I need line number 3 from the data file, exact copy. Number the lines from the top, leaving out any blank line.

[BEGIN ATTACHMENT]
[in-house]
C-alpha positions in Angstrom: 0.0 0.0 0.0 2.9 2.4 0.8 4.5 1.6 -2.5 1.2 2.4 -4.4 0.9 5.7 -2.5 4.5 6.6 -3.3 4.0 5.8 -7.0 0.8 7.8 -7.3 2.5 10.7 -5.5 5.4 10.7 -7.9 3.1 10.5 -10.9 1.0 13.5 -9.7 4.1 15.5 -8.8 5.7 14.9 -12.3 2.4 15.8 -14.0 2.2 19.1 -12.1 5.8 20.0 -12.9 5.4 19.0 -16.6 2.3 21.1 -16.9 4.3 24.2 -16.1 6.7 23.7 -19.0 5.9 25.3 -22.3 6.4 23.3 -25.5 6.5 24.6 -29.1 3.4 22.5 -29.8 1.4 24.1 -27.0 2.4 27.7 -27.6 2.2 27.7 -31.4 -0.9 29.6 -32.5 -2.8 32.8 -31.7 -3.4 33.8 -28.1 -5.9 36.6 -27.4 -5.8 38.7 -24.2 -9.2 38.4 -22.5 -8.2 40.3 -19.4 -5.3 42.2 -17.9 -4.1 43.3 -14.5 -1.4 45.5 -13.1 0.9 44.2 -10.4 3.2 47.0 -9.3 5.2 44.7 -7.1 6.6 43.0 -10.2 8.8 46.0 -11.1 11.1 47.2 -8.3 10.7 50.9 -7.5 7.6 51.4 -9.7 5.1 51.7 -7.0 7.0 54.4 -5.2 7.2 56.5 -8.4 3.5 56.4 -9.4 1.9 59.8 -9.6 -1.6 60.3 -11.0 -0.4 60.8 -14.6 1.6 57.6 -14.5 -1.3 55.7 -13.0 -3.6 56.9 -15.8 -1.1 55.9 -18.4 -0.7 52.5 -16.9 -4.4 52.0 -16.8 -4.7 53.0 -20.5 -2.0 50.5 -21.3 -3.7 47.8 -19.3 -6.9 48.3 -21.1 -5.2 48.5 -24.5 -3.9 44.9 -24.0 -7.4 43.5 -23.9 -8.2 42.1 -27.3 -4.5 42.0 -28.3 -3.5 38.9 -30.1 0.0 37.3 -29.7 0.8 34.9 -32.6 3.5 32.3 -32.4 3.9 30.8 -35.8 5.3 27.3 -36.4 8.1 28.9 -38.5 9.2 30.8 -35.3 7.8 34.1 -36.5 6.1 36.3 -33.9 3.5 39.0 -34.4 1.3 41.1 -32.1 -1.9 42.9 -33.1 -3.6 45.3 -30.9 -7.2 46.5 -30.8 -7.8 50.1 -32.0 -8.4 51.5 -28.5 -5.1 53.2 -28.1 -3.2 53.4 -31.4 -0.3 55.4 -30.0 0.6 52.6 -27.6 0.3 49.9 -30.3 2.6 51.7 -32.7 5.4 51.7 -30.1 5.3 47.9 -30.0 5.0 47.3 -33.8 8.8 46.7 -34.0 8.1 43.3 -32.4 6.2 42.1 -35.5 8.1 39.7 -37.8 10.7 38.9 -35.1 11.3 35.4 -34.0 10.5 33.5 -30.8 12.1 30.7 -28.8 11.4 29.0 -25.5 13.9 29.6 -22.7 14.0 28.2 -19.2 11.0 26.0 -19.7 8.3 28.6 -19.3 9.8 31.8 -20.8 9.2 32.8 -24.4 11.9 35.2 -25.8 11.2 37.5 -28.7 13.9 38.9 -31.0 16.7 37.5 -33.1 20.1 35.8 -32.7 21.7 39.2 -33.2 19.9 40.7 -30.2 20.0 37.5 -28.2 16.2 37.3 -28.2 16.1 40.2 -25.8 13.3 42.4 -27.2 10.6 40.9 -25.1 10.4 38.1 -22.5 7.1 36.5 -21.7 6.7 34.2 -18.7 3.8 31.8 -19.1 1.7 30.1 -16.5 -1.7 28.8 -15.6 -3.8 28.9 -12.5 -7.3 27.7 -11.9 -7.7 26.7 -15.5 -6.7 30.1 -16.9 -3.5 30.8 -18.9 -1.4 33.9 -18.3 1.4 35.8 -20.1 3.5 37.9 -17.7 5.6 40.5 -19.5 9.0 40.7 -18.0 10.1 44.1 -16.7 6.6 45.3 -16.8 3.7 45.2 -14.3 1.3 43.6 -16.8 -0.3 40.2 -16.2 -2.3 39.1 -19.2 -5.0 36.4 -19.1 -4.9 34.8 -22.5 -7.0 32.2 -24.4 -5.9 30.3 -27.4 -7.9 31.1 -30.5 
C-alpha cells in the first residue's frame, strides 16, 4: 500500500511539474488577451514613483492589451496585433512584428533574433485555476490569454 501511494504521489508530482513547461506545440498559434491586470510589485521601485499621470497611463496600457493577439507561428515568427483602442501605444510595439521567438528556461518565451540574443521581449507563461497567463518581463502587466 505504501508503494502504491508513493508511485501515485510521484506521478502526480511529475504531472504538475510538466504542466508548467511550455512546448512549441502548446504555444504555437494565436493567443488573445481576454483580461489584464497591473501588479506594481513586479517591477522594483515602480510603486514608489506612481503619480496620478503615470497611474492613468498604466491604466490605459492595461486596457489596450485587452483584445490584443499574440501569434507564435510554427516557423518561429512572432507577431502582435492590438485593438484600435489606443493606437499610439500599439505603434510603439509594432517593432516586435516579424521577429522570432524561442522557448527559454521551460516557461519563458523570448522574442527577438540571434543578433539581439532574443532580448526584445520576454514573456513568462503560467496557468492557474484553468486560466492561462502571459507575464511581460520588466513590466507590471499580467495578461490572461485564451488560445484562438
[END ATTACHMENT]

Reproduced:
C-alpha cells in the first residue's frame, strides 16, 4: 500500500511539474488577451514613483492589451496585433512584428533574433485555476490569454 501511494504521489508530482513547461506545440498559434491586470510589485521601485499621470497611463496600457493577439507561428515568427483602442501605444510595439521567438528556461518565451540574443521581449507563461497567463518581463502587466 505504501508503494502504491508513493508511485501515485510521484506521478502526480511529475504531472504538475510538466504542466508548467511550455512546448512549441502548446504555444504555437494565436493567443488573445481576454483580461489584464497591473501588479506594481513586479517591477522594483515602480510603486514608489506612481503619480496620478503615470497611474492613468498604466491604466490605459492595461486596457489596450485587452483584445490584443499574440501569434507564435510554427516557423518561429512572432507577431502582435492590438485593438484600435489606443493606437499610439500599439505603434510603439509594432517593432516586435516579424521577429522570432524561442522557448527559454521551460516557461519563458523570448522574442527577438540571434543578433539581439532574443532580448526584445520576454514573456513568462503560467496557468492557474484553468486560466492561462502571459507575464511581460520588466513590466507590471499580467495578461490572461485564451488560445484562438